The BHF also emphasize:

“A heart attack is a medical emergency and you should call for an ambulance immediately”.7

Minutes Matter Because

Why do minutes matter?

The Make the Call. Don’t Miss A Beat. Heart Attack Information for Women campaign point out:

“Women having a heart attack wait longer before seeking help than men do — one reason women tend to do worse after a heart attack than men”.8

Make the Call. Don’t Miss A Beat

What is the (United States) Make the Call. Don’t Miss A Beat. campaign?

In Make the Call. Don’t Miss A Beat. the campaign elaborates on:

“The Make the Call. Don’t Miss a Beat. The Make the Call. campaign from the U.S. Department of Health and Human Services’ Office on Women’s Health empowers women and their families to learn the seven most common signs of a heart attack and to call” an ambulance “as soon as symptoms arise”.9

Risk Reduction

How can I reduce my risk of having a heart attack?

In Heart Attack: How Can I Reduce My Risk of Having Heart Attack? the BHF explain:

“The good news is there are many things you can do to be healthier and reduce your risk:

  • Eat healthily
  • Be physically active
  • Keep to a healthy weight and lose weight if necessary
  • Don’t smoke
  • Cut down on alcohol
  • Control high blood pressure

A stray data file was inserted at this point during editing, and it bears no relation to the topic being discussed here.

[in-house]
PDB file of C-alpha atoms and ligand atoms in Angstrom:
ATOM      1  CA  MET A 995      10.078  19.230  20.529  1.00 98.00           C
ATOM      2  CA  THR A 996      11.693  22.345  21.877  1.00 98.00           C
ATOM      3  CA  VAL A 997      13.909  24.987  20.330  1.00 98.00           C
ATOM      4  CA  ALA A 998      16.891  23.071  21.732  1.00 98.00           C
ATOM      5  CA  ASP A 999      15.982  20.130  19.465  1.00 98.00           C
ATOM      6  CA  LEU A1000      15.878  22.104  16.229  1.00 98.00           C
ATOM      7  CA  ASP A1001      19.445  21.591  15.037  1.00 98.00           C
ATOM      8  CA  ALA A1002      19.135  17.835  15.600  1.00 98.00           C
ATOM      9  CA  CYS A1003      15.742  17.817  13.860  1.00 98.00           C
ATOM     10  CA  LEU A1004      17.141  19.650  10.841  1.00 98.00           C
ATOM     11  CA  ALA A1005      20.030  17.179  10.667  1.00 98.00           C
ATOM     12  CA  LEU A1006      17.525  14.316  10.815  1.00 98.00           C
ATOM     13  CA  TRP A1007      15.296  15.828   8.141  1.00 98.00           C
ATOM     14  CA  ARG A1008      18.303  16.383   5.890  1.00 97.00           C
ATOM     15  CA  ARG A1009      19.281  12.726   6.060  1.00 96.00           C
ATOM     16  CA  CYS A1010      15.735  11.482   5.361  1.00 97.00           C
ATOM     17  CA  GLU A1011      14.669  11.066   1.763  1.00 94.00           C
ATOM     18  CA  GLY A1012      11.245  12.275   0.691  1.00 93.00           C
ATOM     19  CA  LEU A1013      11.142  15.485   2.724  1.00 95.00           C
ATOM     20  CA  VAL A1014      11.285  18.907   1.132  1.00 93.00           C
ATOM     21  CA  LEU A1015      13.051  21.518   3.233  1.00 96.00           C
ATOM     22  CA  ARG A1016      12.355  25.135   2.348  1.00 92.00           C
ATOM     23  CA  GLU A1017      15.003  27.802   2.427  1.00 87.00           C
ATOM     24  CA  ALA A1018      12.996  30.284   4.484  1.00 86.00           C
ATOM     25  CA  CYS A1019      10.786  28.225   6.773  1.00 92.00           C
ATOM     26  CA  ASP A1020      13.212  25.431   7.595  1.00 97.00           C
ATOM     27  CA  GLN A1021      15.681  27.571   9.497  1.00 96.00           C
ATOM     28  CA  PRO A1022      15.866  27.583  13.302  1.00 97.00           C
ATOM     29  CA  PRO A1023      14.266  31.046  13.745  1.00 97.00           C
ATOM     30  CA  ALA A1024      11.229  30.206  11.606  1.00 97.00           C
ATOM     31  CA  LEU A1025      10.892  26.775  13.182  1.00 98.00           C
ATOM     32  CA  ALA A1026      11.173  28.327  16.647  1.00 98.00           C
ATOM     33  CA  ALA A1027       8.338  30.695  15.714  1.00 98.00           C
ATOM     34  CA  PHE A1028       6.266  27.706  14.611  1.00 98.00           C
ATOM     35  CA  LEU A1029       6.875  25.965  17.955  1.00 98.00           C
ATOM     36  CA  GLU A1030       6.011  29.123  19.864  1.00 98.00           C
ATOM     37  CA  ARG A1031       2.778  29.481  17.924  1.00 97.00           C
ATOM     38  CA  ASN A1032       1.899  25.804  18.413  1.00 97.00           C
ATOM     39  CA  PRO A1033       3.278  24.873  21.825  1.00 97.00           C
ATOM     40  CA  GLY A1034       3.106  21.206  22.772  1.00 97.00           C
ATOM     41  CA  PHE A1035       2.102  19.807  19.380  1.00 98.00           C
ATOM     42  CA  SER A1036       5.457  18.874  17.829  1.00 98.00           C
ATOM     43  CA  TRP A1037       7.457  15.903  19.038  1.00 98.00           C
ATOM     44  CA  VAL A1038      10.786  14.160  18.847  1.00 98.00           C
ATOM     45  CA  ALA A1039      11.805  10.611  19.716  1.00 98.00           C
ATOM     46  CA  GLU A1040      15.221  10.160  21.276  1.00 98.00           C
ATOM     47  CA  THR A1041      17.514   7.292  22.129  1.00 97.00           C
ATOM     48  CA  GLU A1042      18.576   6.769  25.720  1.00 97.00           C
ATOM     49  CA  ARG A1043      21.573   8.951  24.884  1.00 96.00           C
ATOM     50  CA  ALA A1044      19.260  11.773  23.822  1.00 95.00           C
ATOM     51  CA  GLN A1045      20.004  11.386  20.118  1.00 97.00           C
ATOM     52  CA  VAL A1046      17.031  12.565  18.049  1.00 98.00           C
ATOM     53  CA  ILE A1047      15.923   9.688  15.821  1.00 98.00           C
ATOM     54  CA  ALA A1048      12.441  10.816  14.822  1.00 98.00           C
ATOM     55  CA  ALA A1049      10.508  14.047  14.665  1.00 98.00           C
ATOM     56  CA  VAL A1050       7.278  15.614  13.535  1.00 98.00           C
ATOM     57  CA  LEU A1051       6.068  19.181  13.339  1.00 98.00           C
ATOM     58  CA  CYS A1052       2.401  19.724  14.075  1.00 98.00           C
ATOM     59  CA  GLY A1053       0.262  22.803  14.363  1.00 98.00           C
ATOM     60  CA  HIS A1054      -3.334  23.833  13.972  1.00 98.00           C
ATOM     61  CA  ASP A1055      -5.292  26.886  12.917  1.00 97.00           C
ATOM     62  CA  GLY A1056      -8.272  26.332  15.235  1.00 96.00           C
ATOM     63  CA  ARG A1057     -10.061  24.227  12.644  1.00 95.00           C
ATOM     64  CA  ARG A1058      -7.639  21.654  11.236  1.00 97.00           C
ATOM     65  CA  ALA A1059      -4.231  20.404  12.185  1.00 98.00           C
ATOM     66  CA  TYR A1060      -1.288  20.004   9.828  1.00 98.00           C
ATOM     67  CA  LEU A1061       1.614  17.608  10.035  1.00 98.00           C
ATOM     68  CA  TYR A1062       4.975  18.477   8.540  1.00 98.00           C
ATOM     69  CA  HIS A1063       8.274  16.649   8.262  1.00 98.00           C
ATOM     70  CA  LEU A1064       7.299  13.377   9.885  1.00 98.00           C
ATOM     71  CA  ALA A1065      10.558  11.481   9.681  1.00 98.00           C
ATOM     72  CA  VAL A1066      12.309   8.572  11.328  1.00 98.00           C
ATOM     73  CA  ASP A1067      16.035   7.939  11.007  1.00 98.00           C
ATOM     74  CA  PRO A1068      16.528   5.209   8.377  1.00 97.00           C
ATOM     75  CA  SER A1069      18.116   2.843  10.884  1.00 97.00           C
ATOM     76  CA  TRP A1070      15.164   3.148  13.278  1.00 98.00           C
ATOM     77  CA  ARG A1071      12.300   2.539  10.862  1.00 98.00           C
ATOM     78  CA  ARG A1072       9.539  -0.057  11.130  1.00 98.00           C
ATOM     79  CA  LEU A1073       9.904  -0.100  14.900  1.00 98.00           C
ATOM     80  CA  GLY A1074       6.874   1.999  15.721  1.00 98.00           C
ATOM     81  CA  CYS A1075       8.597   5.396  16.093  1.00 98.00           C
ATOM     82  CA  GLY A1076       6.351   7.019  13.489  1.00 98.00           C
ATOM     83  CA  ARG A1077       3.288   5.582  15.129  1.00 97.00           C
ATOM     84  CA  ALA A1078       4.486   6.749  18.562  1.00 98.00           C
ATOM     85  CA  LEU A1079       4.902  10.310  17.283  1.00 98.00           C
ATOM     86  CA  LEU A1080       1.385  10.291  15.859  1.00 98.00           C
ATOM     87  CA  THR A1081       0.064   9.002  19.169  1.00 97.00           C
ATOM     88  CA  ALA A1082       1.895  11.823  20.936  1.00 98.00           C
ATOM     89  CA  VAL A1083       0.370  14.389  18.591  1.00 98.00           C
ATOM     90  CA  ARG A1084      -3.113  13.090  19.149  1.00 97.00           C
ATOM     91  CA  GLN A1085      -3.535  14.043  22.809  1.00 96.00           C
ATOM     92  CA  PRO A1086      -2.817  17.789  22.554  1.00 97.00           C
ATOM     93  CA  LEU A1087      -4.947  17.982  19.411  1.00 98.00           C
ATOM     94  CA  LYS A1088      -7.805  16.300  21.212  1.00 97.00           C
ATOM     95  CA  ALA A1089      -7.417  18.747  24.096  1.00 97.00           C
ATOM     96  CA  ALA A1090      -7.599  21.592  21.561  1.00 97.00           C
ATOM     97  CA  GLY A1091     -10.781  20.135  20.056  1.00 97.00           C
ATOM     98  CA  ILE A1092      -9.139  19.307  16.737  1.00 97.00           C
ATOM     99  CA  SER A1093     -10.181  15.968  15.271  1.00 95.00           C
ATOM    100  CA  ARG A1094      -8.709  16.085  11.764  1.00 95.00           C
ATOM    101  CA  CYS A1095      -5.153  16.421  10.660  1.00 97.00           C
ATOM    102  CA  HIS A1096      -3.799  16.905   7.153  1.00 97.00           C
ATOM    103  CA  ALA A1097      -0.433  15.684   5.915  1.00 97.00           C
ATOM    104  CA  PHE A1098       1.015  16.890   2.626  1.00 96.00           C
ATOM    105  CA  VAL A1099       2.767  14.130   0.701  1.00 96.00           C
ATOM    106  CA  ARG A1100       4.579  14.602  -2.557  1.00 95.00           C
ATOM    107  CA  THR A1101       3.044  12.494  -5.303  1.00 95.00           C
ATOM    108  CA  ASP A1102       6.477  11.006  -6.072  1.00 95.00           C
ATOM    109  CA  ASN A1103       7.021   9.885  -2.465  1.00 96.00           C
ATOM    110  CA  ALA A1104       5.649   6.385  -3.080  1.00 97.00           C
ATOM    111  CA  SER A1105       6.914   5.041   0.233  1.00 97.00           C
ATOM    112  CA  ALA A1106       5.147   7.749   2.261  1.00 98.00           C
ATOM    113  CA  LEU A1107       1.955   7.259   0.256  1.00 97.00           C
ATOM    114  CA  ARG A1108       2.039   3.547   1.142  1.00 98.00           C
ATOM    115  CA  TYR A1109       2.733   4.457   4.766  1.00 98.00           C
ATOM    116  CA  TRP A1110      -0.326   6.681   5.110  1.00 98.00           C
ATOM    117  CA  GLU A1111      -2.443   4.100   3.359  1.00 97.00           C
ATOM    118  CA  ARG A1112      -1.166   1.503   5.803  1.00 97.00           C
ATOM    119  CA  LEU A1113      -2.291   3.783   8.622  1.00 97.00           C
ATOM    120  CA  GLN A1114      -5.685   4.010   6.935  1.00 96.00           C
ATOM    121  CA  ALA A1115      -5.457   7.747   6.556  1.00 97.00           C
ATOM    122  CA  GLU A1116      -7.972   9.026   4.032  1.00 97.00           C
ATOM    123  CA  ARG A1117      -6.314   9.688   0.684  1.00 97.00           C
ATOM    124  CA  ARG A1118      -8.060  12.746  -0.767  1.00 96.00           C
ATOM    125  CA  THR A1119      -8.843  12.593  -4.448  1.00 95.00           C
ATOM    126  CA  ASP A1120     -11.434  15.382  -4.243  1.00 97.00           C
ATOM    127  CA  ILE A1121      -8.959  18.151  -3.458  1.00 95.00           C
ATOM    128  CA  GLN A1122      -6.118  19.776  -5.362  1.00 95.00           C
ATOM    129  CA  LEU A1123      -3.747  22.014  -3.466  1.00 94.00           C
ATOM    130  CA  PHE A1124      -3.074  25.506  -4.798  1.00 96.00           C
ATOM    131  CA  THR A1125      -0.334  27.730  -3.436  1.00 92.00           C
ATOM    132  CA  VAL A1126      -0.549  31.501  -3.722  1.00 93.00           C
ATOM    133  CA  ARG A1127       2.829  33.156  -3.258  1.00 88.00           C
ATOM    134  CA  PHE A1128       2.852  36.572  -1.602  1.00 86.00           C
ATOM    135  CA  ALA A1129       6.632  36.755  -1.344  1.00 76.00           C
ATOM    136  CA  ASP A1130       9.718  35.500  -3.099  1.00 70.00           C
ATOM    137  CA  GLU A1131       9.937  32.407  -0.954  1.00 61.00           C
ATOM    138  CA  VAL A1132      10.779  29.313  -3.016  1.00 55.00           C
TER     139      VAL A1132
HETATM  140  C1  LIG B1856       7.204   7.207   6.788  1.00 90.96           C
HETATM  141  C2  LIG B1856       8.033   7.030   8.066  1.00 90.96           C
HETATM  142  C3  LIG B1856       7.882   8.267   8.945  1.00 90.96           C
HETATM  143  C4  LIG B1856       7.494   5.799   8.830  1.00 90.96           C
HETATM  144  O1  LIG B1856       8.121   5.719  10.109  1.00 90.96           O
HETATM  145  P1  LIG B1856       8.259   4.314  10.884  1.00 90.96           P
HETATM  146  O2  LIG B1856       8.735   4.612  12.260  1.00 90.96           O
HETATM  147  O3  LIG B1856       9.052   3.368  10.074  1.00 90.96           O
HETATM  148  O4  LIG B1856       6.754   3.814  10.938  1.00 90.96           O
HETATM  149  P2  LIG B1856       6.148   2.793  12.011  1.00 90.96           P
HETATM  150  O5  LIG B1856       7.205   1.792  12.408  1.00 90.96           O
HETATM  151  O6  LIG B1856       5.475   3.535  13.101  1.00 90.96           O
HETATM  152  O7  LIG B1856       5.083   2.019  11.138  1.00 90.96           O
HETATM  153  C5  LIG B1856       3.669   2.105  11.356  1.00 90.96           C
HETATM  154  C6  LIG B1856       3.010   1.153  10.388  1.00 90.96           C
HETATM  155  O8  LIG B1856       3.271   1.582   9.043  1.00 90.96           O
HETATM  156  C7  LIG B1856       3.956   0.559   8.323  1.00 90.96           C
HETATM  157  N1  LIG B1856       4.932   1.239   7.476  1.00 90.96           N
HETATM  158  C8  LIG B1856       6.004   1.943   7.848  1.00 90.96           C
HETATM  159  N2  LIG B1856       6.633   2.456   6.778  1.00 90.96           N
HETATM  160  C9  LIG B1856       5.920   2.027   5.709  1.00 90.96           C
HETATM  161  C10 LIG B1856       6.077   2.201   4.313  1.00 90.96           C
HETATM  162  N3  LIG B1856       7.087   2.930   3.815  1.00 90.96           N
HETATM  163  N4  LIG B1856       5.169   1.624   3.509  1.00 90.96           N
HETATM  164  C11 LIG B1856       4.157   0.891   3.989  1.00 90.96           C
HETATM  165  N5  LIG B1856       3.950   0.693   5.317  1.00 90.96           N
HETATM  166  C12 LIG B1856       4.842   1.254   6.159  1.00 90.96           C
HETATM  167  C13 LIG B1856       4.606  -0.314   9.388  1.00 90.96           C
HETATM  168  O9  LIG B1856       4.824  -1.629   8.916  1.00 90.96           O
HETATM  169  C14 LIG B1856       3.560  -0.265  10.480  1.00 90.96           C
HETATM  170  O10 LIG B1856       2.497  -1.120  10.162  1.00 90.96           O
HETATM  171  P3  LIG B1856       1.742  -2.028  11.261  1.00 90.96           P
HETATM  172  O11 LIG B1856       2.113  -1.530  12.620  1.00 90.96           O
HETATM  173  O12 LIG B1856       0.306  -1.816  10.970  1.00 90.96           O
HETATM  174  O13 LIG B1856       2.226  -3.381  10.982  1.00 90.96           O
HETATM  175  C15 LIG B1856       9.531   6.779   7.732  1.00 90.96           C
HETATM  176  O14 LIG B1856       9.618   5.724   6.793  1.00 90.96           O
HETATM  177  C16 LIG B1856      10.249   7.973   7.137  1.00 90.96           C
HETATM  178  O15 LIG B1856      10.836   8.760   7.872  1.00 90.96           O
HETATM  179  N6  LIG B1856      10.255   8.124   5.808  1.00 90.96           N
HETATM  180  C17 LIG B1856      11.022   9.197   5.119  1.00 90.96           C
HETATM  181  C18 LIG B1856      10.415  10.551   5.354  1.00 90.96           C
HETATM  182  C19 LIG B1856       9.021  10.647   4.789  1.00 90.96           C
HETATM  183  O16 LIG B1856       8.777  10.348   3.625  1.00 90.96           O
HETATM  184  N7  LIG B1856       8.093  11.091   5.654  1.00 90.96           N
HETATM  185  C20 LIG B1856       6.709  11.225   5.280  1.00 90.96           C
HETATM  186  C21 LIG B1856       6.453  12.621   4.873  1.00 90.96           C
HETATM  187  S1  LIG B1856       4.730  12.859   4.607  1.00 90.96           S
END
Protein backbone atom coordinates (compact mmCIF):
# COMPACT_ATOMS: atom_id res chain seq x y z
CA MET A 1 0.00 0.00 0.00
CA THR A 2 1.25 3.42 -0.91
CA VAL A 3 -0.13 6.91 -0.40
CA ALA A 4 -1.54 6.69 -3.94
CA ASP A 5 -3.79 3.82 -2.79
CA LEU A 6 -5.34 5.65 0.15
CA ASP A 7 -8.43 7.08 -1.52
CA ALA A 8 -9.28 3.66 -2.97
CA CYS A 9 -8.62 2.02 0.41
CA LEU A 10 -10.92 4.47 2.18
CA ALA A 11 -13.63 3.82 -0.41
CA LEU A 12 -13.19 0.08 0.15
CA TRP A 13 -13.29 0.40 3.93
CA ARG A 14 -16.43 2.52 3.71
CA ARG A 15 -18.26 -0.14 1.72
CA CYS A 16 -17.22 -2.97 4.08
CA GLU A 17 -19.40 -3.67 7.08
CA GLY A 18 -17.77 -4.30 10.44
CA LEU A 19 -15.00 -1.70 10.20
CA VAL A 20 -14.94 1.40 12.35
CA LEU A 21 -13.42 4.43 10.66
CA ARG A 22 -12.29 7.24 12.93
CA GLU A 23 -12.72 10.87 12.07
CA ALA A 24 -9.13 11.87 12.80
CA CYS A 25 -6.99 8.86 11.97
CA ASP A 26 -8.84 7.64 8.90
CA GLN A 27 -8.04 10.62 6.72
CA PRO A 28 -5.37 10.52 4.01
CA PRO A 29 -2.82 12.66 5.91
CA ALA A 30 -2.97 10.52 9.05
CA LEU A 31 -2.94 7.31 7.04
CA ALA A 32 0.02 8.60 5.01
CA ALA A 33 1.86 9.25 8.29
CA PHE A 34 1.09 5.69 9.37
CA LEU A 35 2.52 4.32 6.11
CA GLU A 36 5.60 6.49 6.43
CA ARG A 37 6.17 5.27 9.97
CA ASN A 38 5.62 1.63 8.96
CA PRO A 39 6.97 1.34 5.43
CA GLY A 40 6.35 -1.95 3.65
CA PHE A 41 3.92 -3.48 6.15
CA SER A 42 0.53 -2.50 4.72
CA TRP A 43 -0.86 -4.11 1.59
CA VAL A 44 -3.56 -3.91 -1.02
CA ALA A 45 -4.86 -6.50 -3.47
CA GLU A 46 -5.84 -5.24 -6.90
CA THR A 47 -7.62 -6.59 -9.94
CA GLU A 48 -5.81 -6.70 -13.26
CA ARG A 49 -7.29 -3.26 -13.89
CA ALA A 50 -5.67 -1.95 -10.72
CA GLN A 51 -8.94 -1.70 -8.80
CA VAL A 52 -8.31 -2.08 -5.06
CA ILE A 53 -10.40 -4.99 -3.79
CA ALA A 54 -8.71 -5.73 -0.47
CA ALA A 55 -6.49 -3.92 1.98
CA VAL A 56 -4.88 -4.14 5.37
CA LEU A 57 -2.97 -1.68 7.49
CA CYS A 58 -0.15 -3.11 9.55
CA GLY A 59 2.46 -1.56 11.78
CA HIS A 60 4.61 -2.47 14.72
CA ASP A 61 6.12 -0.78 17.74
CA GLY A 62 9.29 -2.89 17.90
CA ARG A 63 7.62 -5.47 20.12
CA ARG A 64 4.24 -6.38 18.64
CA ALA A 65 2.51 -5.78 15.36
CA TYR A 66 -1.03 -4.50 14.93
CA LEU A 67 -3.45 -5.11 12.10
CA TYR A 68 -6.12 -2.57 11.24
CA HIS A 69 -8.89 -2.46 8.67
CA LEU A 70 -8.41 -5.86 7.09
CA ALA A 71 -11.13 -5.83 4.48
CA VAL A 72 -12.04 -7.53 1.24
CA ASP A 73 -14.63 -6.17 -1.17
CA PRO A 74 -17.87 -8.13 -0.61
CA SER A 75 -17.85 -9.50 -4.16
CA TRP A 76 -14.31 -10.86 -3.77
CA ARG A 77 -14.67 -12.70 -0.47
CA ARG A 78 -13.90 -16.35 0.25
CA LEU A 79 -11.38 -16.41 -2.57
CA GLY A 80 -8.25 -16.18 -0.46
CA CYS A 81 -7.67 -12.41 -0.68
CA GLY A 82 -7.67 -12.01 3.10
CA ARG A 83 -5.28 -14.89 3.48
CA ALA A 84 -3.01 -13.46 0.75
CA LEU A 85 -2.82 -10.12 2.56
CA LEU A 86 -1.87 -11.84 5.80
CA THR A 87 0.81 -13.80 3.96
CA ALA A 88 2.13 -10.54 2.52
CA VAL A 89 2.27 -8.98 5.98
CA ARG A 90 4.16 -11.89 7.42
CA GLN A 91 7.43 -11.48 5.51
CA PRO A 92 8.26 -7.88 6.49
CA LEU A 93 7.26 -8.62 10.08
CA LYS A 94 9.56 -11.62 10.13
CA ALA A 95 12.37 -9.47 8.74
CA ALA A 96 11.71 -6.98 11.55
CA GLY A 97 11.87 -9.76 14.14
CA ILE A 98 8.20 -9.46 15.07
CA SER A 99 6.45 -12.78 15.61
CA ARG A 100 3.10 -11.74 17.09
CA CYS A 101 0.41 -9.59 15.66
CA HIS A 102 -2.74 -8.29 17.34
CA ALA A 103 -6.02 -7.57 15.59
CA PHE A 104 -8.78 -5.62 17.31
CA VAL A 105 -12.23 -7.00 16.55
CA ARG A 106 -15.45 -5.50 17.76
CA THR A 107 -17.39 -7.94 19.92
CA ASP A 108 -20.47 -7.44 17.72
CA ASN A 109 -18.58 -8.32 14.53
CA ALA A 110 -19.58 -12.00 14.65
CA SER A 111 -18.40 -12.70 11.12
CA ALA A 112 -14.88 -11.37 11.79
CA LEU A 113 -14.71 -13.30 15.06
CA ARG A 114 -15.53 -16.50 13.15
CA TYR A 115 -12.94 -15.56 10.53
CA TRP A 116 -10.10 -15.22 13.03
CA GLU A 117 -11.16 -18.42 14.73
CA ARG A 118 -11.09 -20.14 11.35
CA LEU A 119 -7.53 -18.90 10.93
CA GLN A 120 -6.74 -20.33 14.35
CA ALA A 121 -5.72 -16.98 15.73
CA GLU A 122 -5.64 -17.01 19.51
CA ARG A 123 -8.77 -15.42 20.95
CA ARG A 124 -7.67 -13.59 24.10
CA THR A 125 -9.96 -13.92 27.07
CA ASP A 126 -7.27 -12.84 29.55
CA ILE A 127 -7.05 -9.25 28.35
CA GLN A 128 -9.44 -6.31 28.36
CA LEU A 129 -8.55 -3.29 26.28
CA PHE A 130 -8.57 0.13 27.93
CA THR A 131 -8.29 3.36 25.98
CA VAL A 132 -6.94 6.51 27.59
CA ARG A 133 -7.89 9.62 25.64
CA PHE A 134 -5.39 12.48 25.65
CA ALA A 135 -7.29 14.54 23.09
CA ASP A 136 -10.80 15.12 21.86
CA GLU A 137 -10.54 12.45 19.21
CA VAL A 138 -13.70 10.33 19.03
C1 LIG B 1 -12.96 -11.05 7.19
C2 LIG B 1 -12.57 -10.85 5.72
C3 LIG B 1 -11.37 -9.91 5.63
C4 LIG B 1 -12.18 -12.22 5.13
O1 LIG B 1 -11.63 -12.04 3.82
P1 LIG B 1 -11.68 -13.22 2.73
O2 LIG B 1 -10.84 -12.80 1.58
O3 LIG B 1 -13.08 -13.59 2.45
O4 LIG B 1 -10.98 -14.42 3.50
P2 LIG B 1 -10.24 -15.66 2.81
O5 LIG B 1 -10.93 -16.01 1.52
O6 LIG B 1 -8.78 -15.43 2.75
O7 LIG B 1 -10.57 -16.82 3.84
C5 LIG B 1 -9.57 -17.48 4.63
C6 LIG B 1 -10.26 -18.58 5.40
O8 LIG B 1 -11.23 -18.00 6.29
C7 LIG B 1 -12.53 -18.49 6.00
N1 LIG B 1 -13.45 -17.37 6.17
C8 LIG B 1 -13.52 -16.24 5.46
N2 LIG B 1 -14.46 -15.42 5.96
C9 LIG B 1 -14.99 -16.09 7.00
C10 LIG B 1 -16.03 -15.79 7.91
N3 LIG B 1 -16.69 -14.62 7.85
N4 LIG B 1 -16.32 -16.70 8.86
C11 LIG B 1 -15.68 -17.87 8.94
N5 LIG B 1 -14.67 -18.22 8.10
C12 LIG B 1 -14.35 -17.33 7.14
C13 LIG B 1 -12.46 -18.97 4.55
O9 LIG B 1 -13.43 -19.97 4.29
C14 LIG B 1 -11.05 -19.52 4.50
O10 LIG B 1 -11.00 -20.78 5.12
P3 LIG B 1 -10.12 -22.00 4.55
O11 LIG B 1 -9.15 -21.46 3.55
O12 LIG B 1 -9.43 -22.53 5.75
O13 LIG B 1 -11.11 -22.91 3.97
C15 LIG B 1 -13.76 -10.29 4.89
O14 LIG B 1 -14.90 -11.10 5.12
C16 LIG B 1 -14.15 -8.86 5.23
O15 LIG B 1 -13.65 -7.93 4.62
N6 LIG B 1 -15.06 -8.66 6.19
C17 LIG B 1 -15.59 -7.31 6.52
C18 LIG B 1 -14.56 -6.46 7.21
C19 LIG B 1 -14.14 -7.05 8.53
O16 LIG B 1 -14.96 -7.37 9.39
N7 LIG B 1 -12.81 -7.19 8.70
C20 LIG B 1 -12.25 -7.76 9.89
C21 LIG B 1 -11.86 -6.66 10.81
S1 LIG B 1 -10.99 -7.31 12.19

• Control cholesterol levels
  • Control blood sugar levels (if you have diabetes)”.10

Health Care Provider

What if I think I am at risk for a heart attack?

If you think you are at risk for a heart attack, it may be in your best interest to choose to talk to your health care provider about this.

Health Topics A-Z

Where may I find Health Topics related to Heart Attack?

In Health Topics A-Z you may find:

Links

Where may I find Links related to Heart Attack?

Your Country may have Links similar to:

Sources

Where may I find the Sources quoted?

You may find the Sources quoted at:

Sources

  1. Make the Call. Don’t Miss A Beat. Heart Attack Information for Women. Page Last Updated: 02 March 2018. Office on Women’s Health, United States Department of Health and Human Services Womenshealth.gov https://www.womenshealth.gov/heartattack/facts.html Accessed: 22 May 2020